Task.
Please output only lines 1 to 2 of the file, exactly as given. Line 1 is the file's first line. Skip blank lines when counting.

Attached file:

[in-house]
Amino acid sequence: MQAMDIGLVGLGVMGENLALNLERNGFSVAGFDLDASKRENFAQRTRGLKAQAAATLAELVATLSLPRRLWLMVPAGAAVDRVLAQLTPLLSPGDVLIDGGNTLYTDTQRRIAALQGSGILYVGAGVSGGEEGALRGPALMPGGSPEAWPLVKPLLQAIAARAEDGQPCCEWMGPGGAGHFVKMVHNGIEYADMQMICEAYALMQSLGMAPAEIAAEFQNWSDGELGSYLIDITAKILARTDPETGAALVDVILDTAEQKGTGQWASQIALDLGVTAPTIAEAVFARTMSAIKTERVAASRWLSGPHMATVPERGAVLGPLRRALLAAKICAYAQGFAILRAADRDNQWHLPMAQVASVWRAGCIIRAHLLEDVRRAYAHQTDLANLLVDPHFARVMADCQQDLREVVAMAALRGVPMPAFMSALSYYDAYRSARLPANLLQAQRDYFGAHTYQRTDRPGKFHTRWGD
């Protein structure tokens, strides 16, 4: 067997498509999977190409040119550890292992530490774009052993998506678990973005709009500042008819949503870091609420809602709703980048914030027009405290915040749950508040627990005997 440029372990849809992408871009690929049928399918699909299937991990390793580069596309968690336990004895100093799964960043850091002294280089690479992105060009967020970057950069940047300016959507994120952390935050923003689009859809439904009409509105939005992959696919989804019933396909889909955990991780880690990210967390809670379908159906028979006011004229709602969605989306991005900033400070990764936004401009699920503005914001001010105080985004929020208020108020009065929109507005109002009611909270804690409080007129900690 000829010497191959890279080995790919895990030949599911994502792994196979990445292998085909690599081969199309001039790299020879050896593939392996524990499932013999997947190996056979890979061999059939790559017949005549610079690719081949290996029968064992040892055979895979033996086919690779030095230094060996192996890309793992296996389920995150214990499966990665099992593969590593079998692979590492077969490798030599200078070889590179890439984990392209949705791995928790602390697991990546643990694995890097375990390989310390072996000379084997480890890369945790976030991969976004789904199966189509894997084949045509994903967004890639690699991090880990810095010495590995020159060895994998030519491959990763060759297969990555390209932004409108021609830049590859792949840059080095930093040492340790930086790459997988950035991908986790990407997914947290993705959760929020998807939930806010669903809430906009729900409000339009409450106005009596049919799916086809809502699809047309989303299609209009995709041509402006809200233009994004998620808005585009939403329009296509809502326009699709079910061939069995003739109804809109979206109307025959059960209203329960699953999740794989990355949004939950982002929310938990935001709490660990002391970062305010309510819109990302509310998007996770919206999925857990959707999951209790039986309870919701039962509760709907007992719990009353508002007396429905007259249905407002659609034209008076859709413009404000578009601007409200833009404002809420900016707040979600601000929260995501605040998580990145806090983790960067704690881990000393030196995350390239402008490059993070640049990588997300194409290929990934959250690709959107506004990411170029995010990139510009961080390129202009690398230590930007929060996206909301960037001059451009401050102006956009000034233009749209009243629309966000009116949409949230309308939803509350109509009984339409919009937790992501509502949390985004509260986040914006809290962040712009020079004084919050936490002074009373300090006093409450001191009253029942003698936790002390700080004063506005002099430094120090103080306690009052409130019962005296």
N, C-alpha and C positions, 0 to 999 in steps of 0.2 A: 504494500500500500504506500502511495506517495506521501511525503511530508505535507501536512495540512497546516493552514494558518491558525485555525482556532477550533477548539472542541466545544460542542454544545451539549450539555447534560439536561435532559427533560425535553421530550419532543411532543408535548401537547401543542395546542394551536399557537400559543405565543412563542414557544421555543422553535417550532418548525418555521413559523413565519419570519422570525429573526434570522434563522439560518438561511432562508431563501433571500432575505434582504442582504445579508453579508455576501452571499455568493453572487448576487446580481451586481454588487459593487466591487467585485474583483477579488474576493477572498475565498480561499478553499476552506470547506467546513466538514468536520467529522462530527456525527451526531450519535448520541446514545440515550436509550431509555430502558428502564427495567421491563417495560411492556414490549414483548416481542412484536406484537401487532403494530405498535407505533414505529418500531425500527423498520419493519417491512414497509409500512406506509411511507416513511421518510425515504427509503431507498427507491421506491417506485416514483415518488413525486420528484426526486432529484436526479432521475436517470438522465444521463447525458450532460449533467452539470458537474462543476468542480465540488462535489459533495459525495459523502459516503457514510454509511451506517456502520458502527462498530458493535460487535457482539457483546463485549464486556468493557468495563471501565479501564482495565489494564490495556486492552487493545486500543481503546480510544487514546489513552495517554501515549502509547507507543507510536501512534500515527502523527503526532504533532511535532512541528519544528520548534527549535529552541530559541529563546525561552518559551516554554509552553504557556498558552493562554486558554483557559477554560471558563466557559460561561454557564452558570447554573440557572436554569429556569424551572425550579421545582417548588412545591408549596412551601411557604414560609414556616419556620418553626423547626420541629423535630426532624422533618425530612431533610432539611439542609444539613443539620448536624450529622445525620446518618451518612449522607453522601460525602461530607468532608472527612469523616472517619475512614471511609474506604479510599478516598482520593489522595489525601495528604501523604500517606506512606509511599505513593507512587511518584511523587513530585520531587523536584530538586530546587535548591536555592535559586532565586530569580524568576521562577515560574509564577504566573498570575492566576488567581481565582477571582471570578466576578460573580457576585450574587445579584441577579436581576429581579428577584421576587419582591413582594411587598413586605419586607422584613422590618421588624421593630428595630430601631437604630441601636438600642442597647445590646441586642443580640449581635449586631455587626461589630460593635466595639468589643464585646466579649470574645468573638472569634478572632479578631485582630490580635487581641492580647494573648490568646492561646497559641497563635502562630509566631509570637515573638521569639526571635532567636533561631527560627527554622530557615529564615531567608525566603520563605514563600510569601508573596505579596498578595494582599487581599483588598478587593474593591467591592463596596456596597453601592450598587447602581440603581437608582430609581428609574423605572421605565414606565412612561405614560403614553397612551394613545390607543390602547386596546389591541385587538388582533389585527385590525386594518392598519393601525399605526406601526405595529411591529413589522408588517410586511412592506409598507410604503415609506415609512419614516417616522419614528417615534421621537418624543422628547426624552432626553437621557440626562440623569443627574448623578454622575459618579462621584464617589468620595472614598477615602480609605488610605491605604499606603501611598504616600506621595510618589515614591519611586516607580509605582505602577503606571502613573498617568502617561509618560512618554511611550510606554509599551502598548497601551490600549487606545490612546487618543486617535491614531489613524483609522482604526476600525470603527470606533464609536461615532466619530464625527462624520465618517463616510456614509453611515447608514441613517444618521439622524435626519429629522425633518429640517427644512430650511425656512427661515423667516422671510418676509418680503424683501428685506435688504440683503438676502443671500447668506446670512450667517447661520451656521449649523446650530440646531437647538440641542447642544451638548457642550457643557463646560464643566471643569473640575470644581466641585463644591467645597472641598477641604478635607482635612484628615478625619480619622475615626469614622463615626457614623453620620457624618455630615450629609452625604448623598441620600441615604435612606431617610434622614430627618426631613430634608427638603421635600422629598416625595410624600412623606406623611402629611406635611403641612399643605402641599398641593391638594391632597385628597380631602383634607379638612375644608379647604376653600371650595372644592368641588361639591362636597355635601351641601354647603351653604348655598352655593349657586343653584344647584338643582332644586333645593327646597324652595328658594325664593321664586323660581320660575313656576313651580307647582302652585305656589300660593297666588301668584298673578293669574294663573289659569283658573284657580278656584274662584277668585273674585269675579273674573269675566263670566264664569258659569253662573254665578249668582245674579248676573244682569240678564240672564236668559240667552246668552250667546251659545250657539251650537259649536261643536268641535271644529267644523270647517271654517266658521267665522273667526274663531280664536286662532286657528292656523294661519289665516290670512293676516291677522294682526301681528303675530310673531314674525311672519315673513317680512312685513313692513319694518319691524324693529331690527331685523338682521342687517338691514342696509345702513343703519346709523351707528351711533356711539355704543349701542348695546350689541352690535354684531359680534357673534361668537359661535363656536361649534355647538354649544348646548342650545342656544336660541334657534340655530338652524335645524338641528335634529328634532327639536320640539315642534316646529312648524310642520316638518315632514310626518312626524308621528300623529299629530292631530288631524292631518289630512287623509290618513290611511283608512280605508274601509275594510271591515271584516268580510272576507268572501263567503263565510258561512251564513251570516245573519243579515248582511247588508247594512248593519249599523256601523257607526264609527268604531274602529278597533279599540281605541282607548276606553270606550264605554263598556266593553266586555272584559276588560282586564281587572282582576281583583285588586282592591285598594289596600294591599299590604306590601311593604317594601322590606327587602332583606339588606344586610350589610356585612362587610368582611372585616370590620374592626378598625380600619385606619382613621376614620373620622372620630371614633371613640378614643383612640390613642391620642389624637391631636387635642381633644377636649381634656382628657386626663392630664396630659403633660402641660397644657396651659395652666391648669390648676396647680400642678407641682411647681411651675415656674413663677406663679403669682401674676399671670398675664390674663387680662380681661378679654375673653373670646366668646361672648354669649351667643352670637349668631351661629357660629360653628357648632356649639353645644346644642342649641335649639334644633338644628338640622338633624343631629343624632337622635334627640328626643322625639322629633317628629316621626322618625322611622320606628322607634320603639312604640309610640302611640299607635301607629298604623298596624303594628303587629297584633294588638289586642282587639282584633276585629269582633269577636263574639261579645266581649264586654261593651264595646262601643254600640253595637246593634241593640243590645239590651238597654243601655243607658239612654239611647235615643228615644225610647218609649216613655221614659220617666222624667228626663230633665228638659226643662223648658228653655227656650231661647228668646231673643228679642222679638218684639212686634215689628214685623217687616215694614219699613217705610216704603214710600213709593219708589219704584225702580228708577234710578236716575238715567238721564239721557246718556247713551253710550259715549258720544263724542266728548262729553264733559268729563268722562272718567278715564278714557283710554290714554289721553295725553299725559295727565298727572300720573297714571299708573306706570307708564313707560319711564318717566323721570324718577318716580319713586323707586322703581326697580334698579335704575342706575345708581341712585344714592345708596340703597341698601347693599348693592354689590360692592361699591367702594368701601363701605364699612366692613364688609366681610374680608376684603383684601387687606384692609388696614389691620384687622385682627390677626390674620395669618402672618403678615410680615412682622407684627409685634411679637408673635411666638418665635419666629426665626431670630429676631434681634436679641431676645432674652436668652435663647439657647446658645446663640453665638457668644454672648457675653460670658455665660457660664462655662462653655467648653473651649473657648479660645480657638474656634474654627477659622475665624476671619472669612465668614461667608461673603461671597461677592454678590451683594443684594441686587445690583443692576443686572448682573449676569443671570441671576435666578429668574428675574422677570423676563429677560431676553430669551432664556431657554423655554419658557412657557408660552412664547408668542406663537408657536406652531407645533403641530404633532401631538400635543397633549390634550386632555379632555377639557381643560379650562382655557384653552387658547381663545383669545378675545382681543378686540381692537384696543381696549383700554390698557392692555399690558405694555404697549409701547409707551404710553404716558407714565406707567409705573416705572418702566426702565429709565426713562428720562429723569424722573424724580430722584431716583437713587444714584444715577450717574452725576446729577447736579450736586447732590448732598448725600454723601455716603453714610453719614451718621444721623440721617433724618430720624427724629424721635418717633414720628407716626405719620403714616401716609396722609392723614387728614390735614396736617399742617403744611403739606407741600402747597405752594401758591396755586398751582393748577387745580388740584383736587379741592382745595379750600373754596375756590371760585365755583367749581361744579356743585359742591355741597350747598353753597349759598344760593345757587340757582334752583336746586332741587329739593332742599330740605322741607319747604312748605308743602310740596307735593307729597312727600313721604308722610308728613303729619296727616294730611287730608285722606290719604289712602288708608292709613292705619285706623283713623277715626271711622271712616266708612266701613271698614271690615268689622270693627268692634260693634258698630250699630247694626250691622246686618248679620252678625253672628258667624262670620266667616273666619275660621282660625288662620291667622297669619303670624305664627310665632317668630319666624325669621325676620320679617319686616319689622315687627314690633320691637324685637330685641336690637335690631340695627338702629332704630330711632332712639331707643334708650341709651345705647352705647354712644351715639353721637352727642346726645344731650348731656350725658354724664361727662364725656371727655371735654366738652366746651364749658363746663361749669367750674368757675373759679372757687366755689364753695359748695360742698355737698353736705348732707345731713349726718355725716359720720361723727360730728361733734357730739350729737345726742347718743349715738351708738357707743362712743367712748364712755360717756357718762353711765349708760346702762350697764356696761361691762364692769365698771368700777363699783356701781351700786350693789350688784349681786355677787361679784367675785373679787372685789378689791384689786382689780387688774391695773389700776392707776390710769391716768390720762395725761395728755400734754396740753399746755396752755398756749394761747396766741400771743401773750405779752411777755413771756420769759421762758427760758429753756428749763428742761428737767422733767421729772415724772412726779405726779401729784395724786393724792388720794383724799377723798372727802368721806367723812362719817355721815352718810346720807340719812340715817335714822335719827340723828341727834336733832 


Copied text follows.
[in-house]
Amino acid sequence: MQAMDIGLVGLGVMGENLALNLERNGFSVAGFDLDASKRENFAQRTRGLKAQAAATLAELVATLSLPRRLWLMVPAGAAVDRVLAQLTPLLSPGDVLIDGGNTLYTDTQRRIAALQGSGILYVGAGVSGGEEGALRGPALMPGGSPEAWPLVKPLLQAIAARAEDGQPCCEWMGPGGAGHFVKMVHNGIEYADMQMICEAYALMQSLGMAPAEIAAEFQNWSDGELGSYLIDITAKILARTDPETGAALVDVILDTAEQKGTGQWASQIALDLGVTAPTIAEAVFARTMSAIKTERVAASRWLSGPHMATVPERGAVLGPLRRALLAAKICAYAQGFAILRAADRDNQWHLPMAQVASVWRAGCIIRAHLLEDVRRAYAHQTDLANLLVDPHFARVMADCQQDLREVVAMAALRGVPMPAFMSALSYYDAYRSARLPANLLQAQRDYFGAHTYQRTDRPGKFHTRWGD